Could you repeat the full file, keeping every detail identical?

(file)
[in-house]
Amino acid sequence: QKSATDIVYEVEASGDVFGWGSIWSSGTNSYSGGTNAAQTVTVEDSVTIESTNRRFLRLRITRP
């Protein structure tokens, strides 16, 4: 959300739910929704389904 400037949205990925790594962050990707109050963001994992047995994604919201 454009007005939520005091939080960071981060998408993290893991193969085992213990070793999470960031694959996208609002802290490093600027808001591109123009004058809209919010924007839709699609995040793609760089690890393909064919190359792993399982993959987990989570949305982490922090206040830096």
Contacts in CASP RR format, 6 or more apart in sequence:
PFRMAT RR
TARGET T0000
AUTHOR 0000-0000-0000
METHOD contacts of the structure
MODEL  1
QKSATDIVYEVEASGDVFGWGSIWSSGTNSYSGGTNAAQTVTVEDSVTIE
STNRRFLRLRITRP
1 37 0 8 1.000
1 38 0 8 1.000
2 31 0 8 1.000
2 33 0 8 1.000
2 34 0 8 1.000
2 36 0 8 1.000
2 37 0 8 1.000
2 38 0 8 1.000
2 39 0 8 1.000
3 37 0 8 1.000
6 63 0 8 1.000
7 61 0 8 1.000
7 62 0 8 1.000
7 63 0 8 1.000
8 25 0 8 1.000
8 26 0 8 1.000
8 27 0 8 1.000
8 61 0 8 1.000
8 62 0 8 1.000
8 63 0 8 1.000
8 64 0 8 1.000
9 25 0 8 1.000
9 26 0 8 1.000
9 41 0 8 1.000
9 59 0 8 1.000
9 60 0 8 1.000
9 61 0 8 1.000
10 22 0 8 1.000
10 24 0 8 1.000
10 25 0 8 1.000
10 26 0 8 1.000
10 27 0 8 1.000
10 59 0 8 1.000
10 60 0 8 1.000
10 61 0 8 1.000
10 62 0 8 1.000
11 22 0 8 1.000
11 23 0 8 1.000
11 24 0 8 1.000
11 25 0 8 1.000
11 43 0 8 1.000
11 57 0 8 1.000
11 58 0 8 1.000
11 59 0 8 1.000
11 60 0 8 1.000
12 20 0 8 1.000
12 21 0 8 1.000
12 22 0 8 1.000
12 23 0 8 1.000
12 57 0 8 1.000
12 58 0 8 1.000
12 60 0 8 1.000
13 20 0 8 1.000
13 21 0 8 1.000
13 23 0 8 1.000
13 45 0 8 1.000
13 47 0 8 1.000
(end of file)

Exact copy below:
[in-house]
Amino acid sequence: QKSATDIVYEVEASGDVFGWGSIWSSGTNSYSGGTNAAQTVTVEDSVTIESTNRRFLRLRITRP
């Protein structure tokens, strides 16, 4: 959300739910929704389904 400037949205990925790594962050990707109050963001994992047995994604919201 454009007005939520005091939080960071981060998408993290893991193969085992213990070793999470960031694959996208609002802290490093600027808001591109123009004058809209919010924007839709699609995040793609760089690890393909064919190359792993399982993959987990989570949305982490922090206040830096």
Contacts in CASP RR format, 6 or more apart in sequence:
PFRMAT RR
TARGET T0000
AUTHOR 0000-0000-0000
METHOD contacts of the structure
MODEL  1
QKSATDIVYEVEASGDVFGWGSIWSSGTNSYSGGTNAAQTVTVEDSVTIE
STNRRFLRLRITRP
1 37 0 8 1.000
1 38 0 8 1.000
2 31 0 8 1.000
2 33 0 8 1.000
2 34 0 8 1.000
2 36 0 8 1.000
2 37 0 8 1.000
2 38 0 8 1.000
2 39 0 8 1.000
3 37 0 8 1.000
6 63 0 8 1.000
7 61 0 8 1.000
7 62 0 8 1.000
7 63 0 8 1.000
8 25 0 8 1.000
8 26 0 8 1.000
8 27 0 8 1.000
8 61 0 8 1.000
8 62 0 8 1.000
8 63 0 8 1.000
8 64 0 8 1.000
9 25 0 8 1.000
9 26 0 8 1.000
9 41 0 8 1.000
9 59 0 8 1.000
9 60 0 8 1.000
9 61 0 8 1.000
10 22 0 8 1.000
10 24 0 8 1.000
10 25 0 8 1.000
10 26 0 8 1.000
10 27 0 8 1.000
10 59 0 8 1.000
10 60 0 8 1.000
10 61 0 8 1.000
10 62 0 8 1.000
11 22 0 8 1.000
11 23 0 8 1.000
11 24 0 8 1.000
11 25 0 8 1.000
11 43 0 8 1.000
11 57 0 8 1.000
11 58 0 8 1.000
11 59 0 8 1.000
11 60 0 8 1.000
12 20 0 8 1.000
12 21 0 8 1.000
12 22 0 8 1.000
12 23 0 8 1.000
12 57 0 8 1.000
12 58 0 8 1.000
12 60 0 8 1.000
13 20 0 8 1.000
13 21 0 8 1.000
13 23 0 8 1.000
13 45 0 8 1.000
13 47 0 8 1.000